Because the BBC does not fit the conventional idea of market forces, the Tories have sought to modify (ie, castrate) the BBC for ideological reasons.

The new Tory minister of culture is an MP who has campaigned against the BBC.

Verb. sap.

Tuesday 12 May 2015

Out of Lewisham

Captions by C.C-M. (Above) RR looking glum in the face of a (very nice) glass of wine. (Below) VR drinking water while there is wine on the table.
London is England's main cultural swimming pool but out-of-towners like us need a diving board from which to plunge. Ours is in Lewisham a south-eastern suburb, home of the C-Ms.

Apart from being friends dating back to seventies, the C-Ms also represent strong cultural ties in themselves. P.C-M, once a journalist on a mag I worked with, has published Gorgon Times and Out Of Arizona. C.C-M was commissioned to sculpt two of our grandchildren and never was cash more rewardingly invested.

We arrived last Saturday lunchtime, later took a taxi (driven by a former Kosovo-an who was a history in himself) to the Noel Coward theatre in the centre to see Death Of A Salesman. On Sunday a piano-violin recital (Mozart, Brahms) in swanky Blackheath followed by a pretty comprehensive display of paintings by English painter Eric Ravilious in even swankier Dulwich. Then, as the photos prove, we dropped culture and espoused hedonism, drinking three bottles of wine in the C-Ms' sunlit garden. Back to Hereford, Monday morning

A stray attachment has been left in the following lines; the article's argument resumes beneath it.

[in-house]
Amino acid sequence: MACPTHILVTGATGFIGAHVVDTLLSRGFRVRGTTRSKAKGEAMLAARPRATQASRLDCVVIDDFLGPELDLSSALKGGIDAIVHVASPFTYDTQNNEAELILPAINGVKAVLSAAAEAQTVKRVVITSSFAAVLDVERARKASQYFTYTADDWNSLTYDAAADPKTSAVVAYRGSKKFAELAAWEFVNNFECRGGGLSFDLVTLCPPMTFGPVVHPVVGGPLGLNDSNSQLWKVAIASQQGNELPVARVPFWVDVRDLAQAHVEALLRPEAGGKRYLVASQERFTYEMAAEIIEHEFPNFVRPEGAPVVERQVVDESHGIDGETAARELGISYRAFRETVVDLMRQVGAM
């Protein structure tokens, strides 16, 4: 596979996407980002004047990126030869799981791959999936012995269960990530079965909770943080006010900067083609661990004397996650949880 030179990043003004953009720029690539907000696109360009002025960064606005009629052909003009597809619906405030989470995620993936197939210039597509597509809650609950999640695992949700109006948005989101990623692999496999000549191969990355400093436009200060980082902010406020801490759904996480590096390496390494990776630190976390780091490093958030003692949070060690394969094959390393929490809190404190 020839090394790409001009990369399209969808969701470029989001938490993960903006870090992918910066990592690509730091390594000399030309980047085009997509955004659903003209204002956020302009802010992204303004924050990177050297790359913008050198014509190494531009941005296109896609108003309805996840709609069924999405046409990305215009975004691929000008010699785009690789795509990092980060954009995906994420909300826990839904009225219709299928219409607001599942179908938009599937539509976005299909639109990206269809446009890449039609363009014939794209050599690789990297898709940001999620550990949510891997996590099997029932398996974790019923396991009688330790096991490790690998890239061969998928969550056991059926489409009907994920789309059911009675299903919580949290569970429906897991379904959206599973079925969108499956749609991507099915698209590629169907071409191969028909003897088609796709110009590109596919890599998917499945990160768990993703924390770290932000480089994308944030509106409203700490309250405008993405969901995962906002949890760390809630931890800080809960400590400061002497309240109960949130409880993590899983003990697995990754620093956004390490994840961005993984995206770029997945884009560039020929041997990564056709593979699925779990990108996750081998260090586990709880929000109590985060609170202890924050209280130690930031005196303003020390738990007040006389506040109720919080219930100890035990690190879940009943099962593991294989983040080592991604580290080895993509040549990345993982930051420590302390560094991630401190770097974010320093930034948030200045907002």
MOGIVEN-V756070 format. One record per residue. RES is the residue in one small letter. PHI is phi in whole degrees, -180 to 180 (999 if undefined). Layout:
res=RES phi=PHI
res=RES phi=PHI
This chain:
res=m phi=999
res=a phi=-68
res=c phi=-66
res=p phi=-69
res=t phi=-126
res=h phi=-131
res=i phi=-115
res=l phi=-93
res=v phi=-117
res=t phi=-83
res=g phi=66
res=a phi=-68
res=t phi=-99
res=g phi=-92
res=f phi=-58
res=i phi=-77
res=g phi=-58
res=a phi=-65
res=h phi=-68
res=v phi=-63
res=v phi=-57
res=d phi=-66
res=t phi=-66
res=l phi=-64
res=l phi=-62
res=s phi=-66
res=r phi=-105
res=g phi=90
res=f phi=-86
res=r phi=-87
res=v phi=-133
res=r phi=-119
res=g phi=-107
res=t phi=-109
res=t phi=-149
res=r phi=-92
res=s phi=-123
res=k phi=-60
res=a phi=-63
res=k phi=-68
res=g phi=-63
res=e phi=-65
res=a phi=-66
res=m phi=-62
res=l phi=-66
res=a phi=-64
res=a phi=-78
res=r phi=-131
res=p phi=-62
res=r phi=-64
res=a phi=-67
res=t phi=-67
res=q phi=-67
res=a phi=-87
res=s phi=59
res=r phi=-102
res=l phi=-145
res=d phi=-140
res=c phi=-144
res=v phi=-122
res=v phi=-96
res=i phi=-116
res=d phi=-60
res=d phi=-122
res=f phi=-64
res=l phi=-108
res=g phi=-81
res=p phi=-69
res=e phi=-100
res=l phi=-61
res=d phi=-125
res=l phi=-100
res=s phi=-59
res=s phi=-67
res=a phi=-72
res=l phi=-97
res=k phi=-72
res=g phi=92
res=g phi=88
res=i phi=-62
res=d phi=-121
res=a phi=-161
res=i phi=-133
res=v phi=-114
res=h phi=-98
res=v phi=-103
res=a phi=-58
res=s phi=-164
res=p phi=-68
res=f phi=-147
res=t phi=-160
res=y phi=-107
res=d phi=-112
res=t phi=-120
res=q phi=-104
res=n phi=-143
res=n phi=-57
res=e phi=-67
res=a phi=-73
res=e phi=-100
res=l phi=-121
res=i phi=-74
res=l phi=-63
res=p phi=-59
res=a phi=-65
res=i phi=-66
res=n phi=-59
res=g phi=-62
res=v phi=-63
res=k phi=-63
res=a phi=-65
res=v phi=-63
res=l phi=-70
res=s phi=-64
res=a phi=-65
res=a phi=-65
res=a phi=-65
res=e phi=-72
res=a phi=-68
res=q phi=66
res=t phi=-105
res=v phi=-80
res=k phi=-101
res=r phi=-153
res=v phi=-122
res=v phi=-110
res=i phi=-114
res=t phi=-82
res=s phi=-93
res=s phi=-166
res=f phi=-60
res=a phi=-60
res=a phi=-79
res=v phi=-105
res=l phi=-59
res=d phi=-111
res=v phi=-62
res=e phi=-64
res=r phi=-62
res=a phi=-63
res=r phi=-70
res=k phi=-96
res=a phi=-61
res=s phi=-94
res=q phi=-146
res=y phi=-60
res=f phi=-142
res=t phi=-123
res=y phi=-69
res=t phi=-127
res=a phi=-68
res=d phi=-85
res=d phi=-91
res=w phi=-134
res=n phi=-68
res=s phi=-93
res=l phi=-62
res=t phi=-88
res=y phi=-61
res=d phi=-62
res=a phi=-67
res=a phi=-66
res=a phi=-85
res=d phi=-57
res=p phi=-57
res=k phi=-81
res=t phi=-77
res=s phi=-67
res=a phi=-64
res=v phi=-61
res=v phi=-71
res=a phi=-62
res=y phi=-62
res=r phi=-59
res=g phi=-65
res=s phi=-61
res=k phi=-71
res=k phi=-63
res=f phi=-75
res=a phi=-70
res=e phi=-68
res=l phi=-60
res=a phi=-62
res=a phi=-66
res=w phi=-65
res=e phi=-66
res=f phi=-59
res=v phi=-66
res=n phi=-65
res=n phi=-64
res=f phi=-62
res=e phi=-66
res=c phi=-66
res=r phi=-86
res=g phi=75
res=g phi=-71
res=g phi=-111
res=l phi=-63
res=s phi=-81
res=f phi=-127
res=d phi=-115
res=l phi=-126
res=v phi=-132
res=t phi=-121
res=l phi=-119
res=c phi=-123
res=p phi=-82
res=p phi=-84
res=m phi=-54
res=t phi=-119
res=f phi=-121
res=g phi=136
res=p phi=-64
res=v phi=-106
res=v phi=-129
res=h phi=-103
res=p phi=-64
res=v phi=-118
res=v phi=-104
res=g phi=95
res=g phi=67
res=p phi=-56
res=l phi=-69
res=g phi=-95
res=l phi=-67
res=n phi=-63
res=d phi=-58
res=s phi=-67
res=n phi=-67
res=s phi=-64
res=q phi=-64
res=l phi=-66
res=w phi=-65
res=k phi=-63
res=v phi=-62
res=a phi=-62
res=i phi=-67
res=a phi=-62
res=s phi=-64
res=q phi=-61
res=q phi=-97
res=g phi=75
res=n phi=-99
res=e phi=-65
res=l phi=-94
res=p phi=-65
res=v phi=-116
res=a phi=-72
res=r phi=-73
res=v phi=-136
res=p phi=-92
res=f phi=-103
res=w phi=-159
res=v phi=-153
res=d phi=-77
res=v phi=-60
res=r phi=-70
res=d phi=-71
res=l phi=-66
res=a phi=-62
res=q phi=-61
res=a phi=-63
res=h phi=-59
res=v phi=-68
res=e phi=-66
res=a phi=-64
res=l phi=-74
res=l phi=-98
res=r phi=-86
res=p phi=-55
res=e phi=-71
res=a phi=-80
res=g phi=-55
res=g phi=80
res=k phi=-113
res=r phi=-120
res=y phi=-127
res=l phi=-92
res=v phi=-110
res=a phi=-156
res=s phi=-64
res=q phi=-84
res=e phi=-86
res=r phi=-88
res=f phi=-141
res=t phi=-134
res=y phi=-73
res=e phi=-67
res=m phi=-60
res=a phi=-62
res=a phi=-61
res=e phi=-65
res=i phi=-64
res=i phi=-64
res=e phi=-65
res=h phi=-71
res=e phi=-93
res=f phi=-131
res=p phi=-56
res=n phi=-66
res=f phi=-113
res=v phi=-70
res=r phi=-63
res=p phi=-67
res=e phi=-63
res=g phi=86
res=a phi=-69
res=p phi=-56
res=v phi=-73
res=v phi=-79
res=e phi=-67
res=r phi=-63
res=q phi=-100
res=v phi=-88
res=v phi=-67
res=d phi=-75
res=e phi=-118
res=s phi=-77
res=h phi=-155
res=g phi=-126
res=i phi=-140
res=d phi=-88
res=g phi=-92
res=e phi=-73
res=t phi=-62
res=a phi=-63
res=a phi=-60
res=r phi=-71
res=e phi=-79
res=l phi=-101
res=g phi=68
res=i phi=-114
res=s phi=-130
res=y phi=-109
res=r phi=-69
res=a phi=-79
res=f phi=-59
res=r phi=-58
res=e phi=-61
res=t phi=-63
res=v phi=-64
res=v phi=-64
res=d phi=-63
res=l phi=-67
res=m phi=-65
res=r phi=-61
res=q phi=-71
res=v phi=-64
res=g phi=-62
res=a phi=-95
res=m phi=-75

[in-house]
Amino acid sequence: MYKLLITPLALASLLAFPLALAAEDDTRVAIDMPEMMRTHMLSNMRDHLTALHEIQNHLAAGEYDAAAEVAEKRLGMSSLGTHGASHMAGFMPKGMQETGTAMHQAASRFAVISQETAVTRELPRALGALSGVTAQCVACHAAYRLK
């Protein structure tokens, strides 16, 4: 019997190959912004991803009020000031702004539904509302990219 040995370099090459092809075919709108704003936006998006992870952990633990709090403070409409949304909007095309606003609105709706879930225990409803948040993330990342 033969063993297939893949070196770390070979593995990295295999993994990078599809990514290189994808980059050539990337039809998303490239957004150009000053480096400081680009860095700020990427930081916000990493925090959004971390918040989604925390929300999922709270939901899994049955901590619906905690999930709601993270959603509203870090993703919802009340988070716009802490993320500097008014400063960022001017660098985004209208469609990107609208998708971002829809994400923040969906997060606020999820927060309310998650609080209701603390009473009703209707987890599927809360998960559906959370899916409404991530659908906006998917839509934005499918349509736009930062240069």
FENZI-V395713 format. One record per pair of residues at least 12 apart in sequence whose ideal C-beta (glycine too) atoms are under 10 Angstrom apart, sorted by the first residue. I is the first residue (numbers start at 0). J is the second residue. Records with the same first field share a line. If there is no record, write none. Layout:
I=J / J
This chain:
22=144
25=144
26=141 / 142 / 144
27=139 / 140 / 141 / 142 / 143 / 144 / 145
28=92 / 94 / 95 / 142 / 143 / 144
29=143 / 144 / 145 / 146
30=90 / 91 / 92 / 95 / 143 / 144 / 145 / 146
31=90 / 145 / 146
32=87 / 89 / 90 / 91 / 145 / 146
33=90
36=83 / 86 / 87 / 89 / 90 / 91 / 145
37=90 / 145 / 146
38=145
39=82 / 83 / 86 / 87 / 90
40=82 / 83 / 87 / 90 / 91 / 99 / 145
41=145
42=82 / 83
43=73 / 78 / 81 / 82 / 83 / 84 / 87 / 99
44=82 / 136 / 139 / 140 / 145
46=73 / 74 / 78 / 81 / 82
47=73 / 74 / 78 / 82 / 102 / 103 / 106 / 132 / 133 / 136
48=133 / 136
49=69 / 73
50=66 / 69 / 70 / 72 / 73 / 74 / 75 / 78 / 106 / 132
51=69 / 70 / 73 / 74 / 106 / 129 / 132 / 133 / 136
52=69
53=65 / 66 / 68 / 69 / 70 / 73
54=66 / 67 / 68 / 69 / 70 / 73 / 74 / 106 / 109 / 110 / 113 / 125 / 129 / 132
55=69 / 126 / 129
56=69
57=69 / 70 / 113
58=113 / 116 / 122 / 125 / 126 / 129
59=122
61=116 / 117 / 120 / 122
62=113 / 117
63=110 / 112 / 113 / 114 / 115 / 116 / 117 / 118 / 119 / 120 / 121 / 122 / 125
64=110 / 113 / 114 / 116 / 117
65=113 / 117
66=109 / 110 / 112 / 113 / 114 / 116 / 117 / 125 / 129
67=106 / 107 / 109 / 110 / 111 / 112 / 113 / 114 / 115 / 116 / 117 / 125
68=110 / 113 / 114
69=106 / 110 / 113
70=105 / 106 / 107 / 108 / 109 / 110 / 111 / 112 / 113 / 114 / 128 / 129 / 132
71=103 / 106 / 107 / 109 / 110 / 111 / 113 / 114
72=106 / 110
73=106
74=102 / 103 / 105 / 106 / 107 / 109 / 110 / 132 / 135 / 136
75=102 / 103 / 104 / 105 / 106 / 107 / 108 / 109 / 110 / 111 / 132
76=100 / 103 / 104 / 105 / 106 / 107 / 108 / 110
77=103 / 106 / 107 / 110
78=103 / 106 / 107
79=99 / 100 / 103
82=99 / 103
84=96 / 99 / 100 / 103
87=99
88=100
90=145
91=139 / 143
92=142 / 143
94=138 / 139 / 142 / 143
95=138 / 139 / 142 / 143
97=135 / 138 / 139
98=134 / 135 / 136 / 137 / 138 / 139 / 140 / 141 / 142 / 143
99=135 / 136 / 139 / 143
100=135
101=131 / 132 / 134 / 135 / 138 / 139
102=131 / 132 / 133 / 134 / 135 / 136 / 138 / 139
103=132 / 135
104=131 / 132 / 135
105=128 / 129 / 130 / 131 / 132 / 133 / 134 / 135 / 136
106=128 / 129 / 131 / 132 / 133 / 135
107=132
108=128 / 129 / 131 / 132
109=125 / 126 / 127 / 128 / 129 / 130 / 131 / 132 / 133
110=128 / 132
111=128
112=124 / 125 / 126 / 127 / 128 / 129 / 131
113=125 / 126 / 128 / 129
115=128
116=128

Each of the three events would have been worth the journey. I have misgivings about the second half of the Miller play but none at all about Anthony Sher as Willy Loman. The acoustic at the recital grossly favoured the piano (possibly because of large windows behind the players) but the performances, especially in the Brahms, met all my requirements. The Ravilious, my first exposure, was a complete delight. And then the wine... and the sunshine...

Driving home I suffered an attack of yawning. But I had a specific for this: a bottle of Coca Cola kept in the car for at least four years. The taste was much adulterated but the caffeine was as strong as ever. After one glug the yawning ceased. All this under a Tory government!